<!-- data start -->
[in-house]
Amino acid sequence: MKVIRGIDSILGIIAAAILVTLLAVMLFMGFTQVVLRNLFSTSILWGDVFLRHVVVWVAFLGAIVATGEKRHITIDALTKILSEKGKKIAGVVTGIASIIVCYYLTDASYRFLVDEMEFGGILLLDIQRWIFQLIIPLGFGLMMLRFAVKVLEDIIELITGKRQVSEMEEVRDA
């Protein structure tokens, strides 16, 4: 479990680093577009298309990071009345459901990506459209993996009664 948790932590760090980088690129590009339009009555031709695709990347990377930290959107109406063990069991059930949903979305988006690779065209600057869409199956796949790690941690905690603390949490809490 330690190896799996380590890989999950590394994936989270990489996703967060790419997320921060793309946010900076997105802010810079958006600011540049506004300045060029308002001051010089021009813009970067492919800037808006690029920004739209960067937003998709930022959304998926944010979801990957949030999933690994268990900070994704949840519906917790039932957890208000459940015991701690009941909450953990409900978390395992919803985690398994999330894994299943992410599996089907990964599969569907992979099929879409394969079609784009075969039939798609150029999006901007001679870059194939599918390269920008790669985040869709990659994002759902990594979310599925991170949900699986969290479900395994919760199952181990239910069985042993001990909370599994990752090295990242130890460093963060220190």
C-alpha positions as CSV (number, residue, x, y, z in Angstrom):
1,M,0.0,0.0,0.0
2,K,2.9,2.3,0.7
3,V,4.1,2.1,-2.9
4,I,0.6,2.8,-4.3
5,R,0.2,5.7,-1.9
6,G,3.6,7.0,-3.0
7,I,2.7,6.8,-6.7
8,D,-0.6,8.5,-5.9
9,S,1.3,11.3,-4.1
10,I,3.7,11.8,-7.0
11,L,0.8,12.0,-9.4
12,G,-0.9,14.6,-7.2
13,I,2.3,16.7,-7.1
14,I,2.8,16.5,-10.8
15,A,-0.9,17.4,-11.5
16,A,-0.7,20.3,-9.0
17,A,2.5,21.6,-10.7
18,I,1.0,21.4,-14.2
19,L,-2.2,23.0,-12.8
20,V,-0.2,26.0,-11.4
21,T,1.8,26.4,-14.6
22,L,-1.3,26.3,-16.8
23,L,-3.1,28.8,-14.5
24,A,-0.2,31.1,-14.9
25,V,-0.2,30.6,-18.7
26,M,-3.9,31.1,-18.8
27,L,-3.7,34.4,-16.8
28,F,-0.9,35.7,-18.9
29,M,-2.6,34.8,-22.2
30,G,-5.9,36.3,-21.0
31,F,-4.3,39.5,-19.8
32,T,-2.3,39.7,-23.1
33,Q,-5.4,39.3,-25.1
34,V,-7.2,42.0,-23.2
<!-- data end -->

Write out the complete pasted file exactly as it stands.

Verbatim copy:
[in-house]
Amino acid sequence: MKVIRGIDSILGIIAAAILVTLLAVMLFMGFTQVVLRNLFSTSILWGDVFLRHVVVWVAFLGAIVATGEKRHITIDALTKILSEKGKKIAGVVTGIASIIVCYYLTDASYRFLVDEMEFGGILLLDIQRWIFQLIIPLGFGLMMLRFAVKVLEDIIELITGKRQVSEMEEVRDA
């Protein structure tokens, strides 16, 4: 479990680093577009298309990071009345459901990506459209993996009664 948790932590760090980088690129590009339009009555031709695709990347990377930290959107109406063990069991059930949903979305988006690779065209600057869409199956796949790690941690905690603390949490809490 330690190896799996380590890989999950590394994936989270990489996703967060790419997320921060793309946010900076997105802010810079958006600011540049506004300045060029308002001051010089021009813009970067492919800037808006690029920004739209960067937003998709930022959304998926944010979801990957949030999933690994268990900070994704949840519906917790039932957890208000459940015991701690009941909450953990409900978390395992919803985690398994999330894994299943992410599996089907990964599969569907992979099929879409394969079609784009075969039939798609150029999006901007001679870059194939599918390269920008790669985040869709990659994002759902990594979310599925991170949900699986969290479900395994919760199952181990239910069985042993001990909370599994990752090295990242130890460093963060220190």
C-alpha positions as CSV (number, residue, x, y, z in Angstrom):
1,M,0.0,0.0,0.0
2,K,2.9,2.3,0.7
3,V,4.1,2.1,-2.9
4,I,0.6,2.8,-4.3
5,R,0.2,5.7,-1.9
6,G,3.6,7.0,-3.0
7,I,2.7,6.8,-6.7
8,D,-0.6,8.5,-5.9
9,S,1.3,11.3,-4.1
10,I,3.7,11.8,-7.0
11,L,0.8,12.0,-9.4
12,G,-0.9,14.6,-7.2
13,I,2.3,16.7,-7.1
14,I,2.8,16.5,-10.8
15,A,-0.9,17.4,-11.5
16,A,-0.7,20.3,-9.0
17,A,2.5,21.6,-10.7
18,I,1.0,21.4,-14.2
19,L,-2.2,23.0,-12.8
20,V,-0.2,26.0,-11.4
21,T,1.8,26.4,-14.6
22,L,-1.3,26.3,-16.8
23,L,-3.1,28.8,-14.5
24,A,-0.2,31.1,-14.9
25,V,-0.2,30.6,-18.7
26,M,-3.9,31.1,-18.8
27,L,-3.7,34.4,-16.8
28,F,-0.9,35.7,-18.9
29,M,-2.6,34.8,-22.2
30,G,-5.9,36.3,-21.0
31,F,-4.3,39.5,-19.8
32,T,-2.3,39.7,-23.1
33,Q,-5.4,39.3,-25.1
34,V,-7.2,42.0,-23.2